New Canadian Media

Commentary by Pradip Rodrigues in Mississauga

Last week, Canada’s innovation minister Navdeep Bains all but conceded that the Liberals needed to craft a positive message about boosting the number of immigrants into Canada. In other words those in favour of a massive increase need to put a spin on it. There is resistance to that idea from sections within the Liberal party as well as from Canadians worried about the effect more immigrants will have on their job prospects, let alone their children’s job prospects.


Following public consultations with Canadians coast to coast, Immigration minister John McCallum not so long ago insisted that wherever he went, Canadians were telling him they wanted more immigrants. Some might have literally been begging, especially in immigrant-rich places like Brampton.


It is the position of many Liberals, the business community and the elite at large who are for a massive intake of new immigrants, refugees, foreign students who they insist are needed to fill labour shortages. Any day now a new three-year immigration plan is expected to be unveiled, and it looks increasingly likely that the annual number of immigrants for 2017 will be a lot higher than in previous years. By the end of 2016, Canada will have welcomed well over 300,000 immigrants.

A minority favour higher immigration levels

In a Nanos Research poll conducted in August 39 per cent of Canadians felt Ottawa should accept fewer immigrants in 2017 than in 2016, 37 per cent were satisfied with the current levels and just 16 per cent thought we should accept more immigrants.


But then again, a Canadian, both old and new is for or against higher or lower immigration levels depending on their current financial situation, their social status and place on the food chain.
If the Canadian is a new immigrant trapped in a precarious work cycle or at the mercy of temp agencies, talk about Canada’s desperate shortage of workers and the need to import more immigrants would seem like a cruel and ongoing joke, after thousands of immigrants made that fateful decision to immigrate based on such ‘reports’ only to find themselves unemployed or underemployed.

Immigration is favoured by the elite

If you are a corporate CEO or business owner who stands to gain richly by bringing in skilled workers rather than invest and train young Canadians, increasing immigrant levels is in your interest.
The Liberal elites who often happen to be civil servants with job security and generous pension plans , university professors, media professionals and the affluent who aren’t threatened by waves of immigrants love the idea of a human flood. It makes for a feel good story about great success of Canada’s stunning diversity, generosity and multiculturalism. It contributes to a sense of national identity.

Neither are their jobs threatened by immigrants who won’t ‘qualify’ as they lack ‘Canadian experience’ and the demographic composition of their neighborhoods won’t be affected by immigrants seeking jobs and homes.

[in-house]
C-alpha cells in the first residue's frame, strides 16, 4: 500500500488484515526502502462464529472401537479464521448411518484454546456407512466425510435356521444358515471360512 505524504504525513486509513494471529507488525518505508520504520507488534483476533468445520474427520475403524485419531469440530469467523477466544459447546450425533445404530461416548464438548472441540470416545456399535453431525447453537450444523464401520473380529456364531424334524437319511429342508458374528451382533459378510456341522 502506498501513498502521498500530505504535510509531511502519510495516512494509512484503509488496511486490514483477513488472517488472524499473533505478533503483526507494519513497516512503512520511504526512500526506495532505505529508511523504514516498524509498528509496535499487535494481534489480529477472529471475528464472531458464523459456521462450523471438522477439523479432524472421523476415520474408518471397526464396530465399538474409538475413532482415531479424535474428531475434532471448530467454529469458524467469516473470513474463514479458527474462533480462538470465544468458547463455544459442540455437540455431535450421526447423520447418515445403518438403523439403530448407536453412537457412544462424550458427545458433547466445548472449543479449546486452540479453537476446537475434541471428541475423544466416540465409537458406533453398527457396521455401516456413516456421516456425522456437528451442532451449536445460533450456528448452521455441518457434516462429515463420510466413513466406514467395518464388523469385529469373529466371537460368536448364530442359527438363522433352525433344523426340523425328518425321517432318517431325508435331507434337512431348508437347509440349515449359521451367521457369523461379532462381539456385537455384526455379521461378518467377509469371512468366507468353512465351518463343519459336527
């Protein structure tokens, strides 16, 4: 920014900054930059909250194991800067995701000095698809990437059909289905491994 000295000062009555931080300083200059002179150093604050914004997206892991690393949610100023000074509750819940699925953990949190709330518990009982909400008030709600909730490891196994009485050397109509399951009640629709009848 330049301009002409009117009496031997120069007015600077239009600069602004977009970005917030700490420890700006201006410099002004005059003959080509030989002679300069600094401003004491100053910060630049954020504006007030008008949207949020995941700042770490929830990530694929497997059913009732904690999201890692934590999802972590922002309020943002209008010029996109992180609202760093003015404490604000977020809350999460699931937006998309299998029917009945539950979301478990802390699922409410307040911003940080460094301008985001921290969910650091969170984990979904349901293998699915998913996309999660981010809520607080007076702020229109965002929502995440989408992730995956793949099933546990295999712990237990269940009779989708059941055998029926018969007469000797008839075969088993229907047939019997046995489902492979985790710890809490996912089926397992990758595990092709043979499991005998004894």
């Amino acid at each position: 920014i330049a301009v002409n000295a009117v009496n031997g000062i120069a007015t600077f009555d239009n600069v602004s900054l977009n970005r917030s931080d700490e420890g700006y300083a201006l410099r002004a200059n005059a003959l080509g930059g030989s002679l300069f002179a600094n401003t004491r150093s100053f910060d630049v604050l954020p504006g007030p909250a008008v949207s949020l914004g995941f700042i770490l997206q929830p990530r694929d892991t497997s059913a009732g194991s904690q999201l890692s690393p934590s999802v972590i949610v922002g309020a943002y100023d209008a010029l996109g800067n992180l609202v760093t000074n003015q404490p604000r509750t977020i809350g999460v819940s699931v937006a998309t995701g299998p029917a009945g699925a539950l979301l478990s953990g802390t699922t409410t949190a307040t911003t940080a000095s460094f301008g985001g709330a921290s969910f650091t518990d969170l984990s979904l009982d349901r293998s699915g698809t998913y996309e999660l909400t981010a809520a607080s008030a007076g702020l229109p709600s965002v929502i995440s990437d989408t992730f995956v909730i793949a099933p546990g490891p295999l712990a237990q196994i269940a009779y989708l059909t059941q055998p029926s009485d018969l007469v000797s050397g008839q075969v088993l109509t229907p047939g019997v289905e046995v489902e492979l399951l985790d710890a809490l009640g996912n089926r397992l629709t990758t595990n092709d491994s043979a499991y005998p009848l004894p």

Currently there are many media commentators who are encouraging the government to heed experts and business leaders who support higher immigration levels. In other words, they infer that the tremendous pushback against the idea comes from less educated and racist Canadians. Some media commentators might almost want to call them ‘deplorables’ for their anti-immigrant mentality. After all how can Joe Sixpack know what’s good for the country?


In earlier times it was easier to defer to elites and experts on complex issues like the economy, there were few questions raised by the 50 per cent or so of the population who either had an average IQ, lower education and fewer skills. The reason was many of them had decent to well-paying jobs in manufacturing and the trades that didn’t require a college degree. But in 2016 this is not the case.

Technology is eliminating job categories

More jobs than ever before require complex skills and higher education. Even a car mechanic needs to be computer savvy and it may not hurt to have programming skills in the future.
But even if free training is available, can a person without the aptitude and mental agility master complex change? This new technological age is especially cruel to those in the arts as well as those not cut out for higher education.


There are millions of Canadians and Americans, mostly men who are currently unemployed, stagnating at dead-end jobs or have simply stopped looking for work. These are victims of technology changes and outsourcing. While the new report released recently by the Conference Board of Canada discusses the affect of an aging population on the economy and the need for higher immigration levels may have some merit, it simply baffles those at the lower end of the food chain. And no one pushing for more immigration seems to have taken into account the fact that technology is set to get rid of entire job categories . Between outsourcing and redundancy hundreds of thousands of jobs could disappear just as immigrants appear over the horizon.

Prepare for short-term employment

Our Finance Minister Bill Morneau recently told Canadians to prepare for an era of short-term employment he also noted that some people will see their jobs disappear in the years to come — truck drivers and receptionists, for instance.


So on one hand Canadians who want to work will find themselves working even less if at all and on the other hand we are reminded or a looming labor crisis.


As I write this column, there are thousands of Canadians trapped doing jobs they hate simply because there are few options out there. There are any number of university-educated millennials struggling to find jobs or hold down jobs that barely utilize their skills. Barristers are baristas at coffee shops in Toronto. Walk into temp agencies and you will find an endless stream of educated and mostly new immigrants hoping to luck out with a dead end job.